Some close observers of Iranian society and politics say that popular discontent there is now more widespread than it has been in years, making the Iranian regime more vulnerable than ever.

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Was the world so focused on climate change that warning signs about the COVID-19 pandemic were missed? Historian and author Niall Ferguson argues that, while the climate crisis poses a long-term threat to humanity, other potential catastrophes are much more dangerous in the near future. "We took our eye off that ball," Ferguson says about COVID, "despite numerous warnings, because global climate change has become the issue that Greta Thunberg said, would bring the end of the world. But the point I'm making in DOOM [his new book] is that we can end the world and a lot of other ways, much faster." Ferguson spoke with Ian Bremmer in an interview for GZERO World.

Watch the episode: Predictable disaster and the surprising history of shocks

Tunisia, the only country that emerged a democracy from the Arab Spring, is now in the middle of its worst political crisis since it got rid of former autocrat Zine El Abidine Ben Ali over a decade ago.

On Sunday, the 64th anniversary of the country's independence from France, President Kais Saied responded to widespread protests over the ailing economy and COVID by firing embattled Prime Minister Hichem Mechichi and suspending parliament for 30 days. Troops have surrounded the legislature, where rival crowds faced off on Monday, with one side chanting in support of the move and the other denouncing it as a coup.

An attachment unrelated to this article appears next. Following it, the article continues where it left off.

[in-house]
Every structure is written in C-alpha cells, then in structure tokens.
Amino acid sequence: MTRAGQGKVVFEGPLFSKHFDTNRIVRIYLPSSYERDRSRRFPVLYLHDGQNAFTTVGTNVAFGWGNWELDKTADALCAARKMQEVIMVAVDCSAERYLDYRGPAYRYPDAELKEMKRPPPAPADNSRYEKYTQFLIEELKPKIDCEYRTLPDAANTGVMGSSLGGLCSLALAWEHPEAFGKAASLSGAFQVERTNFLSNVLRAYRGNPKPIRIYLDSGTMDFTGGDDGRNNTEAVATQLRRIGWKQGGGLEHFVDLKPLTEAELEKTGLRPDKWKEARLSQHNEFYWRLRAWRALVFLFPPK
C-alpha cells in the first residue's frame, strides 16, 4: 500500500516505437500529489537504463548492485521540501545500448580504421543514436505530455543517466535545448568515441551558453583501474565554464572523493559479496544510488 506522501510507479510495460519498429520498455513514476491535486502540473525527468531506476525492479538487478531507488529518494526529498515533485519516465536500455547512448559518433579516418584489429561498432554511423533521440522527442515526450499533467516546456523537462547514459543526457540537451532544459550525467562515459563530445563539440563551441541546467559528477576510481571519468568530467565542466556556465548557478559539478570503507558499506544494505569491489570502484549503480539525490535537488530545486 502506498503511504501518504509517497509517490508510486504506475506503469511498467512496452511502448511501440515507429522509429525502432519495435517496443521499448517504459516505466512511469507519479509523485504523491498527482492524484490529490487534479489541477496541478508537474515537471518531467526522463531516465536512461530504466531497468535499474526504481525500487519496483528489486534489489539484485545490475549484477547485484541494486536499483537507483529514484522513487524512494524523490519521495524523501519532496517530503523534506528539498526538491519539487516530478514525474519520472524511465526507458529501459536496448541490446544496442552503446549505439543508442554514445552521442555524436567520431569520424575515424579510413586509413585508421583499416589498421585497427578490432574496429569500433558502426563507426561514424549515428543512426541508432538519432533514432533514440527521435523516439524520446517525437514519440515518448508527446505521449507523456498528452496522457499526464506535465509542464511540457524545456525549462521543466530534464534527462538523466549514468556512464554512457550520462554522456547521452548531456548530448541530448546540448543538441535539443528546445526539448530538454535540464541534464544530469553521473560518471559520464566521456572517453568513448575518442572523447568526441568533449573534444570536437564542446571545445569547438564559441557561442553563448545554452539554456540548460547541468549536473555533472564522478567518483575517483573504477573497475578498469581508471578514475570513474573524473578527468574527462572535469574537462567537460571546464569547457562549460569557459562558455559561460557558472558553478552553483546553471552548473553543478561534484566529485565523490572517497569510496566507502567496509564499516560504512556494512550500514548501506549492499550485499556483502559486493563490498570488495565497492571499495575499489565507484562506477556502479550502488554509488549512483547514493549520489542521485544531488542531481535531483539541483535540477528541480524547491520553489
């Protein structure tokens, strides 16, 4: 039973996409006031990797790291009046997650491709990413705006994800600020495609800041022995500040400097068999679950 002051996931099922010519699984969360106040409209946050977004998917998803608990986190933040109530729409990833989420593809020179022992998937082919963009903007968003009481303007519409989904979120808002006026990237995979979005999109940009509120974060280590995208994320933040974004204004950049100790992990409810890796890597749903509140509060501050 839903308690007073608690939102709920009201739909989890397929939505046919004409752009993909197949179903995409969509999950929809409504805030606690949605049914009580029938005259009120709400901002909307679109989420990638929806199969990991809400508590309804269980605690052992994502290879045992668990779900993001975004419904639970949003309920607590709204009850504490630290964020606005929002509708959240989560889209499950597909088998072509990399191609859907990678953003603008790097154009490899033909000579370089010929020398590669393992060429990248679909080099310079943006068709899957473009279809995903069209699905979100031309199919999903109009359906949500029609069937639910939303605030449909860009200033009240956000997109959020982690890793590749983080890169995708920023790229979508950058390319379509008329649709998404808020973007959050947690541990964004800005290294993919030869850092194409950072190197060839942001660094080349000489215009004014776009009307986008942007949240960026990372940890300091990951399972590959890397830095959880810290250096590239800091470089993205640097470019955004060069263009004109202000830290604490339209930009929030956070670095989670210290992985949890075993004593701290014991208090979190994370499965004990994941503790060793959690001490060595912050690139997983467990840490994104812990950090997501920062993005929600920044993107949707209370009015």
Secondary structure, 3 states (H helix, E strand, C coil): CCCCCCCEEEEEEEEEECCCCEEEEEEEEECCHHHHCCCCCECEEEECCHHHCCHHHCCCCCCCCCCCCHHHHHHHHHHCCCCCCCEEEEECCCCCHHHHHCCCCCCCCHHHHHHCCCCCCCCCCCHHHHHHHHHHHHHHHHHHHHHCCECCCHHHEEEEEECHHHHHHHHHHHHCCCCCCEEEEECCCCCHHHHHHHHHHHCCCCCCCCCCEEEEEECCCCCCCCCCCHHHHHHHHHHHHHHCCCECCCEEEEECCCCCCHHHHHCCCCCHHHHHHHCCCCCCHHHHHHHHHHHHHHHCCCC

How did we get here, do we even know who's really in charge, and what might come next?

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Ian Bremmer shares his perspective on global politics this week:

As COVID-19 cases rise, are vaccine mandates coming?

Oh, you just want to get me in more trouble. Yeah, some mandates are coming, but they're not national mandates in the United States. In some cases, you're looking at federal and state employees, in some cases you're looking at lots of individual corporations, universities, and such. I mean I've already been to a number of events where vaccines have been mandated in New York. You've got this Excelsior Pass if you want to go to the Brooklyn Nets games, as I certainly do. You show it off and that gets you in with your vaccine. So I think it's really going to be a decentralized process. But clearly, given Delta variant and the number of people that are getting sick and dying because they're not vaccinated, you're going to see moves towards more mandates, as a consequence.

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Castillo takes over in Peru: After almost two months of protests, baseless allegations of fraud from his rival in the runoff election, and even rumblings of a coup, Pedro Castillo will be sworn in as president of Peru on Wednesday. A former rural school-teacher famous for riding on horseback, wearing a cowboy hat and waving a giant pencil to show how much he cares about education, Castillo has big plans to achieve big change. But he won by just a razor-thin margin in a deeply divided country, and Peru's dysfunctional political system will likely hobble his attempts to get major legislation passed. Moreover, despite having moderated his positions, half of the country still sees him as a communist who might turn Peru into another Venezuela. Castillo's most immediate task is dealing with the twin crises of a deadly pandemic and a COVID-fueled economic crisis that has hit poor Peruvians — his base — the hardest.

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13: The two Koreas have restored their communication hotline almost 13 months after Pyongyang abruptly cut it in response to Seoul not doing enough to prevent North Korean defectors from sending propaganda leaflets across the shared border. The hotline was established in 2018 following a historic meeting between North Korean Supreme Leader Kim Jong Un and South Korean President Moon Jae-in.

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Now that the Tokyo Olympics are finally underway, your Signal crew will be bringing you some intriguing, uplifting, and quirky facts about the Games that have many people on edge.

Today — what's the smallest country (by population) to win a gold medal in a summer Olympics?